Nov 09, 2010 05:02PM
● By Anonymous
Artists have immortalized dogs for thousands of years. Books, figurines, prints, and paintings from the 18th, 19th, and early 20th centuries provide fertile ground for today’s collector of antique dogs.
Staffordshire is a district in England known for its pottery. Figurines of dogs, particularly spaniels and poodles, were favorite subjects. They were often sold in pairs. Because so many of these figurines were produced, and later reproduced, Staffordshire figures of other dog breeds such as foxhounds can bring twice as much money for a similar size and period item.
Marguerite Kirmse was an English artist and dog devotee who created both detailed etchings and small bronze dog sculptures. Author and illustrator of Dogs in the Field, published in 1935, she lived from 1880-1954. Other highly desirable books sought by book collectors are The Works of Sir Edwin Landseer by W. Cosmo Markhouse, published in 1875, and The Powers of the Dog by A. Croxton Smith, published in 1910, with 20 color plates by Maud Earl, a well-known dog portrait artist.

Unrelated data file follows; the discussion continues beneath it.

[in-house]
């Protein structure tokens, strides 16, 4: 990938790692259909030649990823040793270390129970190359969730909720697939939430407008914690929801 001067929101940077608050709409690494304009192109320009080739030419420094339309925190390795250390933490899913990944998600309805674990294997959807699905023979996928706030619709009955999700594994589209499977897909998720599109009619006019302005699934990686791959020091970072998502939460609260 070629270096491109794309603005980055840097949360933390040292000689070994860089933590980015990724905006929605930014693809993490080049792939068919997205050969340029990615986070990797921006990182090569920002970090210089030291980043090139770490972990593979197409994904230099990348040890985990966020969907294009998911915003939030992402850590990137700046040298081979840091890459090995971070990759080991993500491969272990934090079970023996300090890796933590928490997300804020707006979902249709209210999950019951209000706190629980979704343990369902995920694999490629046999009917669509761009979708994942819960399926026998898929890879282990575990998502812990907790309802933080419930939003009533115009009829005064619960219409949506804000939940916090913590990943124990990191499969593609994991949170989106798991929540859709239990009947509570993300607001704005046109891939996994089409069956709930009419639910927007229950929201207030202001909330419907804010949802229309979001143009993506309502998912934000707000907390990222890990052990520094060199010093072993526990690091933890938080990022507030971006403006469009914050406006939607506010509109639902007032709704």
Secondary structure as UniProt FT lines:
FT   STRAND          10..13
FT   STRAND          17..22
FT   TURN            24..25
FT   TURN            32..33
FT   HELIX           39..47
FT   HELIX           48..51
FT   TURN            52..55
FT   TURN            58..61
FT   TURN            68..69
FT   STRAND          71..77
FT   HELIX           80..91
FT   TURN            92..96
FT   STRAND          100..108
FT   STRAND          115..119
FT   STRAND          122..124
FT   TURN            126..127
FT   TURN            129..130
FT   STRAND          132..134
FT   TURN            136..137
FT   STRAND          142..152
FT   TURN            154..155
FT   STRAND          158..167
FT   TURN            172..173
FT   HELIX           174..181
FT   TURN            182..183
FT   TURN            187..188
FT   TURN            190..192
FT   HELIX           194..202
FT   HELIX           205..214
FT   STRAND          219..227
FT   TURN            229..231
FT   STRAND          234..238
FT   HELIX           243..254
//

While dogs are an important component of English sporting prints, they came into their own in the 17th century in the works of Francis Barlow, George Stubbs, and various artist members of the Sartorius family.
One of the most prolific and sought-after dog artists is Henry Alken, who signed himself “Ben Tallyho.” He appeared even more prolific due to the combined efforts of his three sons and uncle who were also both artists and Alkens. One son, Henry Gordon Alken, often signed his father’s name or initials to his own work. While experts can discern the difference between a genuine Ben Tallyho and the work of one of his sons, collectors are advised to only buy Alkens that have been authenticated.
Sydenham Edwards, an established botanical artist, had ambitions of publishing a quarterly periodical devoted to dogs. Twelve issues were published, commencing in 1800, and included color prints of 23 breeds, before Edwards had to shut down the presses. These issues are highly prized by collectors today.
On a mass-market level, advertising items such as salt and pepper shakers in the image of Nipper, the RCA Victor trademark, which were given away in the 1930s, are desirable collectibles. Walt Disney character dogs such as Pluto, Lady and The Tramp, and more recently one of the 101 Dalmatians are providing the dog antiques of the future. If you love dogs, you won’t have to search far for a dog-related antique or collectible.